The book is not a total loss, though. If I had been interested in a history lesson (sometimes I am!) this would have been a much more enjoyable listen. The writing is clear and direct. And the reader does a very good job.
This is the worst abridgment I've ever heard, and an excellent example of why I usually steer clear of them. It's only a slim exaggeration to say that it seems as if the editor who chopped this book down did it without reading the text. In one sequence, we go from our hero standing by himself to "...stepping away from her..." with no indication of when the "her" walked onto the scene. These sorts of jarring omissions occur every 15 minutes.
Equally frustrating are the times when the book refers back to events that were chopped out. Chabon's writing is so good that you feel genuinely ripped off by the omissions.
From now on I won't buy abridged titles unless they are approved by the author.
The ideas in this lecture are covered in "The Hero's 2 journeys." That lecture is a tag-team effort from Chris Vogel and Michael Hauge and covers much more ground. If you have already listened to that lecture and want more of Vogel's ideas, this lecture has a few extra details and a little more depth.
It's a testament to Feynman's interesting life and perspective that I was able to sit through a reading by what I consider the absolute worst reader ever. Listen to a sample of this one before buying it. The reader uses the same limited cadence and inflection for everything! From a funny story about a cocktail party to a death in the family, the reader's delivery is static. To make things worse, he reads everything with what sounds to me like a haughty, almost concieted tone. Feynman was well known for his self confidence, but not for arrogance.
As for the content of the book, only a small percentage is directly related to physics. This book has more insights on how to live life than anything.
McKee's Story has become so popular and influential that it's easy to forget the the author has never sold a screenplay for the sort of blockbuster he claims his approach will help you create. That's not to say he's a hack or a dud, he certainly has experience in the story telling business, but if his magical insights were as spot on as his confidence would have you believe, he would be making a living selling scripts instead of giving lectures on how to write scripts.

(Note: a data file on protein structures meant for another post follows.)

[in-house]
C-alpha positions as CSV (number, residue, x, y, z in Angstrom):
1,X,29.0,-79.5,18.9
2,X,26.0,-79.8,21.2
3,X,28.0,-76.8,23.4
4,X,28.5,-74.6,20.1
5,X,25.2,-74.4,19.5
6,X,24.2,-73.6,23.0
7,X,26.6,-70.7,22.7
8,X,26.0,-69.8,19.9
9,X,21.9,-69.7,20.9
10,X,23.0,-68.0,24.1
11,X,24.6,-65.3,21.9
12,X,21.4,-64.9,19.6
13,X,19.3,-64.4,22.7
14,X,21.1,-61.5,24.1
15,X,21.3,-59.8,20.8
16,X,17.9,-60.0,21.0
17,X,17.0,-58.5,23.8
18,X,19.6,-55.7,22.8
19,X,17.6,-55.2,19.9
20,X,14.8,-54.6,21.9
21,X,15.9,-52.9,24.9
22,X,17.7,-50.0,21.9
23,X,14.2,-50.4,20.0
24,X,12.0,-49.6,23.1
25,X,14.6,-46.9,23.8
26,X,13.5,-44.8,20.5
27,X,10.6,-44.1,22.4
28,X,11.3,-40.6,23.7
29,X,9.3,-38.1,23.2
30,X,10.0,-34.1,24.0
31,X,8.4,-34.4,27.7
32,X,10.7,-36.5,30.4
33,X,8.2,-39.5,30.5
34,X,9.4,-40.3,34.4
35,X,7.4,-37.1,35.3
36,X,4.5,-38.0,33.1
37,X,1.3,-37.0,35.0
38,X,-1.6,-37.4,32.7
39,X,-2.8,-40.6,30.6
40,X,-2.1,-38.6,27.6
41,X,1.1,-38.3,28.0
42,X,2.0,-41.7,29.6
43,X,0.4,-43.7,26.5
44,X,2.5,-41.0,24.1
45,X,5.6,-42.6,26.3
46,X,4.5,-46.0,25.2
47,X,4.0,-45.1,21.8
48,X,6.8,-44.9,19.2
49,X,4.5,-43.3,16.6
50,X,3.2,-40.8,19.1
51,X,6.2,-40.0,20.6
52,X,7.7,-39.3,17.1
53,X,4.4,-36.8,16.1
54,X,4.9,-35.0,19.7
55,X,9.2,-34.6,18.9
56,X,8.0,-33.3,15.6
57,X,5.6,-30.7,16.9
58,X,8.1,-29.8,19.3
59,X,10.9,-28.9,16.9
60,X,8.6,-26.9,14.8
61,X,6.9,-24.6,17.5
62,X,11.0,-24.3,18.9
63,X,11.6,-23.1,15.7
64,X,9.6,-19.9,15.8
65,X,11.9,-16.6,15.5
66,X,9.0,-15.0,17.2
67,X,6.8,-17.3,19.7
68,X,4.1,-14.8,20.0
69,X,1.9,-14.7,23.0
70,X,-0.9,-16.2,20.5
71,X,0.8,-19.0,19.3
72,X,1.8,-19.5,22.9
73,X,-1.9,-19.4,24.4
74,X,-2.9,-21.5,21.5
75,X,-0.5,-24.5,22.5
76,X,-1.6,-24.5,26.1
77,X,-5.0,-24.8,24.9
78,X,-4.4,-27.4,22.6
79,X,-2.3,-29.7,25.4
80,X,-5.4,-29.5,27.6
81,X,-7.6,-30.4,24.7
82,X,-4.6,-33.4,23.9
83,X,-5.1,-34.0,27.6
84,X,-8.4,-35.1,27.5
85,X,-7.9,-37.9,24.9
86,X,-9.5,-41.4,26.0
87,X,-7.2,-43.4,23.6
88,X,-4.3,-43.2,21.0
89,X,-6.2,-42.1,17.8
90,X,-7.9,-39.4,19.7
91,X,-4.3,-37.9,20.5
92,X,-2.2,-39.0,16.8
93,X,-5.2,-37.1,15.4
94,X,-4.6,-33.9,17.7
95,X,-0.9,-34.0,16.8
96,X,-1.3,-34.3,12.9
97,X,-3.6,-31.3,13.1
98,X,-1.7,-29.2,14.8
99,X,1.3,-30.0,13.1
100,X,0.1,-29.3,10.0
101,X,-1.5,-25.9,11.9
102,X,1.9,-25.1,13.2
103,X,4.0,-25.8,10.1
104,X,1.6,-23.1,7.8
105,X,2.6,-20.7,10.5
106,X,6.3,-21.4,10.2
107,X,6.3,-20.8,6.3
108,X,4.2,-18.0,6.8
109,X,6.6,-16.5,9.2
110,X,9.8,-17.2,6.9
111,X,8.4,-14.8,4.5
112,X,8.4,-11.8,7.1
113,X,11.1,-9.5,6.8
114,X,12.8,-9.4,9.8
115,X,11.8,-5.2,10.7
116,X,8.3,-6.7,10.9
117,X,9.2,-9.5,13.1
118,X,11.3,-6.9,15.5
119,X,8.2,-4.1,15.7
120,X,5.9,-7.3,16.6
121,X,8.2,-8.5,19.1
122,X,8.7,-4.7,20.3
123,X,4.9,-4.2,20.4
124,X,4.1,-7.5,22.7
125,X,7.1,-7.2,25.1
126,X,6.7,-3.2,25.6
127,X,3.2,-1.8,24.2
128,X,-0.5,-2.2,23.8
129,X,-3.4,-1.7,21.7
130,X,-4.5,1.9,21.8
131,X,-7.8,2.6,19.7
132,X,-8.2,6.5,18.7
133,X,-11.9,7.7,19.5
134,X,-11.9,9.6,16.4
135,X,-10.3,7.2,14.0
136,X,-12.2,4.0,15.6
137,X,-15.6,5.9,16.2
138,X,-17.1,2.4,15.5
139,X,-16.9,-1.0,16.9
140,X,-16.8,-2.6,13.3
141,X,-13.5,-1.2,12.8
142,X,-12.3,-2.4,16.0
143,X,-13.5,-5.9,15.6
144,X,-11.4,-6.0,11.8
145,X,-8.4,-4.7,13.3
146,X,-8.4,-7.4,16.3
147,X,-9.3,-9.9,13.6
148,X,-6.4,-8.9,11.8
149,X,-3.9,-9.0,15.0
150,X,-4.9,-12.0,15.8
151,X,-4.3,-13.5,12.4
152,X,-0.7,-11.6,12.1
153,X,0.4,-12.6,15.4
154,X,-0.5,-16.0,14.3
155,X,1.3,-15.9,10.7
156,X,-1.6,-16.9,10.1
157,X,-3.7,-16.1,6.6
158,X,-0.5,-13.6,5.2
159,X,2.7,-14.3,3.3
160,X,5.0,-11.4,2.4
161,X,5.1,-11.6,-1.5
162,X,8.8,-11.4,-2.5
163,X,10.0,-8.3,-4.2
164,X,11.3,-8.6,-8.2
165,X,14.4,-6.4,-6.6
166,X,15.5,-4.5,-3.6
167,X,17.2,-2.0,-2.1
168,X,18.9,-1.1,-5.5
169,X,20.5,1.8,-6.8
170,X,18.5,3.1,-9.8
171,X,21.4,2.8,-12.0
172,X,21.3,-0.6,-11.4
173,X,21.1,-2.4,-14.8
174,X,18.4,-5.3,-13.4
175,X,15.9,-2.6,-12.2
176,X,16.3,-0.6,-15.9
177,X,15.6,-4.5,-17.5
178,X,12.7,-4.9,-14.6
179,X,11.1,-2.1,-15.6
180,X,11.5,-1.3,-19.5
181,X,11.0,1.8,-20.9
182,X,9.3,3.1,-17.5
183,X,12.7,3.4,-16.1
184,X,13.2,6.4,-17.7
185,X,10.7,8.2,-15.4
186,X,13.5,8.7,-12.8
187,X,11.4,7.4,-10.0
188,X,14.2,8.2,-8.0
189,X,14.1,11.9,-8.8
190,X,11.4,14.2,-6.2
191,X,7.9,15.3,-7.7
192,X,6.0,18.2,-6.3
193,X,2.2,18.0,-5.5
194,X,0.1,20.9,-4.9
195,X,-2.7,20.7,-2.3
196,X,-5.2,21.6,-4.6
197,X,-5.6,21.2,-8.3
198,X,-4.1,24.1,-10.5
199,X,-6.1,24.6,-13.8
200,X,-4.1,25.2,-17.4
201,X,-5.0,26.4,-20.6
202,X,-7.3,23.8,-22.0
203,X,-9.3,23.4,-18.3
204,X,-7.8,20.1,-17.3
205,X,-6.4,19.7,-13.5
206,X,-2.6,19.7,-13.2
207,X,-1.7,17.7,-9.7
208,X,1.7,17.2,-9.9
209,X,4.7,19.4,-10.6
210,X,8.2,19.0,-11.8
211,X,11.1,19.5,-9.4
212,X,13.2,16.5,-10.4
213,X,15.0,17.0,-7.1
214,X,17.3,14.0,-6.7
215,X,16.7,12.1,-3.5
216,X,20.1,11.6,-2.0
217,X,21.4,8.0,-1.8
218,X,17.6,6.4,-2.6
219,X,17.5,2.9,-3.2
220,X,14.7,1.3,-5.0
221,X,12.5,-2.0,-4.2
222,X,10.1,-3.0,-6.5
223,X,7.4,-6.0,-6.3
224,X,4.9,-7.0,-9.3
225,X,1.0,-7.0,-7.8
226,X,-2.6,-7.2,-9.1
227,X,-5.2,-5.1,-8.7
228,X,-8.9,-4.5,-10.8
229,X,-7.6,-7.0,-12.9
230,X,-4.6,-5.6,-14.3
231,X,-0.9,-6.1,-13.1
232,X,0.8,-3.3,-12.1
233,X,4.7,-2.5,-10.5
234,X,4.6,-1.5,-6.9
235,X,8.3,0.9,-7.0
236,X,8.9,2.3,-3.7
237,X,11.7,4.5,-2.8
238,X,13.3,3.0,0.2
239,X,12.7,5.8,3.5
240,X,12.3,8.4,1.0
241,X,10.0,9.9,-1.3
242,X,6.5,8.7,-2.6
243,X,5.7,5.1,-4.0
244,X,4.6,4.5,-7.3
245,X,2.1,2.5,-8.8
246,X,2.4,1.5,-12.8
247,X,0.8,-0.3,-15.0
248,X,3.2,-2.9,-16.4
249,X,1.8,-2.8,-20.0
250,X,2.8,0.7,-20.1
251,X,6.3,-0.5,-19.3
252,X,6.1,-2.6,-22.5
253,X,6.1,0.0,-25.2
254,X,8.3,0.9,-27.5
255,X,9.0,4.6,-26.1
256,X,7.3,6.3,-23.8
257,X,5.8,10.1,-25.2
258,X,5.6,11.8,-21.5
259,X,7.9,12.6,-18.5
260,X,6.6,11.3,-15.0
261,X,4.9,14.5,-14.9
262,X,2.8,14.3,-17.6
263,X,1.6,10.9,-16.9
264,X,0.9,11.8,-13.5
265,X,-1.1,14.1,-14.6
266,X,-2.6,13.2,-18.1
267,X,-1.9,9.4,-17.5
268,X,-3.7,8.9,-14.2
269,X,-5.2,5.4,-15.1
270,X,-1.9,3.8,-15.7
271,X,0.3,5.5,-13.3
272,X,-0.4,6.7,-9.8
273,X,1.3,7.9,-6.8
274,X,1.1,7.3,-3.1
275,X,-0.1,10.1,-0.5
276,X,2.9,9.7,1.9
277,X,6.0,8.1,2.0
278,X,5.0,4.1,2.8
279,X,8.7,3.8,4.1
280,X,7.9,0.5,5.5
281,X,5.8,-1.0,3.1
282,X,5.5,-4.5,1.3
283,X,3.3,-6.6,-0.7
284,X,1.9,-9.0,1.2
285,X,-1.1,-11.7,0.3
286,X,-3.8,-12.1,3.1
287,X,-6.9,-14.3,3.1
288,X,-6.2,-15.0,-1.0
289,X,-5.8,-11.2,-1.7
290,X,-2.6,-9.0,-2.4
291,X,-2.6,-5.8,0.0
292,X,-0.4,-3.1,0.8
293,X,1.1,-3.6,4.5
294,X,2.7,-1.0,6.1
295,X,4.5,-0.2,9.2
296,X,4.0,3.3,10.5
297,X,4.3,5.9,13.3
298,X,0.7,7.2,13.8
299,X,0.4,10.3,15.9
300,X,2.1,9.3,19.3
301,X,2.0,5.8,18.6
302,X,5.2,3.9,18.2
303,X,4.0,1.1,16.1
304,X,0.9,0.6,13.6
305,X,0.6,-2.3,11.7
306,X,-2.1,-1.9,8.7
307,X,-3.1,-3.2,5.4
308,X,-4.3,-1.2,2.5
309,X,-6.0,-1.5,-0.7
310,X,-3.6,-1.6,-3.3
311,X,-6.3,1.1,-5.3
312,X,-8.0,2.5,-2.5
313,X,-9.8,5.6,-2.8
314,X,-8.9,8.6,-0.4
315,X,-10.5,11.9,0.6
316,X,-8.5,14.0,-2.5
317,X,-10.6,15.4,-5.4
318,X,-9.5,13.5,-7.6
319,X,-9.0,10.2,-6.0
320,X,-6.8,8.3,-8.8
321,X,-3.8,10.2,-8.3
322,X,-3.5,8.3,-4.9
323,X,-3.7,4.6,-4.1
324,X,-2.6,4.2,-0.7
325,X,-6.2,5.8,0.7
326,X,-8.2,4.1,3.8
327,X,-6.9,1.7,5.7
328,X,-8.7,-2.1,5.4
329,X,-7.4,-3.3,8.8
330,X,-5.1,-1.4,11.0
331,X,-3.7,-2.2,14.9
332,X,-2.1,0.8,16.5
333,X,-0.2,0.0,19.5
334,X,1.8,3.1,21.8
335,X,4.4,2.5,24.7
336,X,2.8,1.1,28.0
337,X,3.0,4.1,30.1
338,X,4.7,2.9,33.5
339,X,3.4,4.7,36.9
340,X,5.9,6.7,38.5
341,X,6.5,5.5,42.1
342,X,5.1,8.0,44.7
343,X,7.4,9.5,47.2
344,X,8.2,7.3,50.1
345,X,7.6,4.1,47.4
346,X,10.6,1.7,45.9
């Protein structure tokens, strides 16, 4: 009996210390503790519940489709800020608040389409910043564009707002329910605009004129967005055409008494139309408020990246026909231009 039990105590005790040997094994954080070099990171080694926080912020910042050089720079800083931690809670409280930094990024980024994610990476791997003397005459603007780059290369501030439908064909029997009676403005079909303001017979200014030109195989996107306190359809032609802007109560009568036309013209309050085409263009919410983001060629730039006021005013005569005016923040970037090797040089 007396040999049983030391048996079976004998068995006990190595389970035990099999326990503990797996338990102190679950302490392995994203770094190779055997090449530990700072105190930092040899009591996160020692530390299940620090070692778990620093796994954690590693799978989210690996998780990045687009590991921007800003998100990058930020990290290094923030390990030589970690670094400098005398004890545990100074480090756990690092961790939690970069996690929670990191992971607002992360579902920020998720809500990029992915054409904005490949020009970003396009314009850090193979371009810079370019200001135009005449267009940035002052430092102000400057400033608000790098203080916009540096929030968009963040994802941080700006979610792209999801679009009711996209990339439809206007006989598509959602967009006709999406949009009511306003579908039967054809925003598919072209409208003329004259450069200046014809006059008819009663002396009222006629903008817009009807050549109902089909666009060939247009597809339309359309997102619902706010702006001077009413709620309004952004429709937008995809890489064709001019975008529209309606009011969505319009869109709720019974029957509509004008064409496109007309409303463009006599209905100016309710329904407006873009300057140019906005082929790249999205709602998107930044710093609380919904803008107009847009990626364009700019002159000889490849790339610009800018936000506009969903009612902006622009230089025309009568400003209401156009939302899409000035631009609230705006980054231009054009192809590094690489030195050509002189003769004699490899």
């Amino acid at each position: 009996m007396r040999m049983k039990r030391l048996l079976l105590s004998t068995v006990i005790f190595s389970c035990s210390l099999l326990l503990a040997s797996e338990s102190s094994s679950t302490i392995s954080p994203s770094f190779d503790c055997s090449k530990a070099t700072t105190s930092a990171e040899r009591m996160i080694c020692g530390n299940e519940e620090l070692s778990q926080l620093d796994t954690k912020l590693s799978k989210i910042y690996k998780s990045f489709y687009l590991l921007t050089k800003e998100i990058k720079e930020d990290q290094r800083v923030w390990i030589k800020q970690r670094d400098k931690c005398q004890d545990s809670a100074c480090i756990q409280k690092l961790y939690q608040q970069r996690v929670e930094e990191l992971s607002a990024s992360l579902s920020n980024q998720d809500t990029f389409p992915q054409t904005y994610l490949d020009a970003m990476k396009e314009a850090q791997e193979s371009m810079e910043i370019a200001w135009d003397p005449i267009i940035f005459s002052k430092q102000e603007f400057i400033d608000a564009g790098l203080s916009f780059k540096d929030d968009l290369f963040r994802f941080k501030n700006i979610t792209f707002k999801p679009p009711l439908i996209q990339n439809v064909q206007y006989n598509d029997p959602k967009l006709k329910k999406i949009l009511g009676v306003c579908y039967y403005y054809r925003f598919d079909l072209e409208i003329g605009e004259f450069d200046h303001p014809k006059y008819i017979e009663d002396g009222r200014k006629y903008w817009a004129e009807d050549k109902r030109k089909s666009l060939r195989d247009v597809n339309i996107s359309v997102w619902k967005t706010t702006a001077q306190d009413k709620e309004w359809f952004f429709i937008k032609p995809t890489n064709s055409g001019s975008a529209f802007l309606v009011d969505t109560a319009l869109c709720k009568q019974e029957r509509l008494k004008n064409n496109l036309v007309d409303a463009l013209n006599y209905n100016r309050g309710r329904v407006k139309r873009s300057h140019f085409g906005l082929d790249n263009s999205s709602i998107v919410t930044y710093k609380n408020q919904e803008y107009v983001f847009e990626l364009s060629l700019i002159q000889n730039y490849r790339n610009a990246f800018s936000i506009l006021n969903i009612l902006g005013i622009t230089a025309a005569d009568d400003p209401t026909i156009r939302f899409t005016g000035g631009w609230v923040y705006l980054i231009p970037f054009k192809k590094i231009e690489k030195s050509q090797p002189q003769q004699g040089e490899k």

That said, I think Story is the sort of book that ALL writers should read at some point. Fiction, non fiction, screenplay, and novel writers will learn some very concrete techniques to add energy to their work.
If you haven't seen the movie Adaptation, it features a fictionalized McKee.
In addition to Story, I recommend "The Hero's Two Journeys" it's another concrete breakdown of what makes a story work (especially in Hollywood) by two guys who DO have all kinds of writing credits.
The only other Vonnegut I've read is Hocus Pocus (which was very good) but I've always wondered why some of his older books are referenced so widely in pop culture and literature, now I know. He's like a postmodern Mark Twain. More interestingly, I can see that many authors after him have been "ripping off" (...um... imitating) his writing style. He tells a story in a way that's very intimate and personal, it feels like he's writing to directly to you.
I've been told that this isn't the best representation of his work since it's more of a book length philosophical musing, if that's the case, I'll have to add all his other works to my list. As a warning, note that this book is rated-R. While Vonnegut never gets nasty or raunchy, he does get a little naughty in spots of this book.
The reading by Stanley Tucci is one of the best I've heard. This isn't just a novelty, "celebrity" appearance, Tucci's acting talent makes him a top notch reader.
This audio book has a 5 minute interview with Vonnegut at the end. It's a nice treat, but superfluous.
A cleverly contrived plot in Twain's familiar fable style makes "Hadleyburg" a worth while visit. The story is filled with twists and interesting "what-if" situations. As with many of Twain's morality stories, this one has plenty of cynical satire -- fun and sometimes funny.
Norman Dietz does a great job with the read. He doesn't fall into the trap of trying to "sound" like Twain. Dietz is dynamic with out over acting.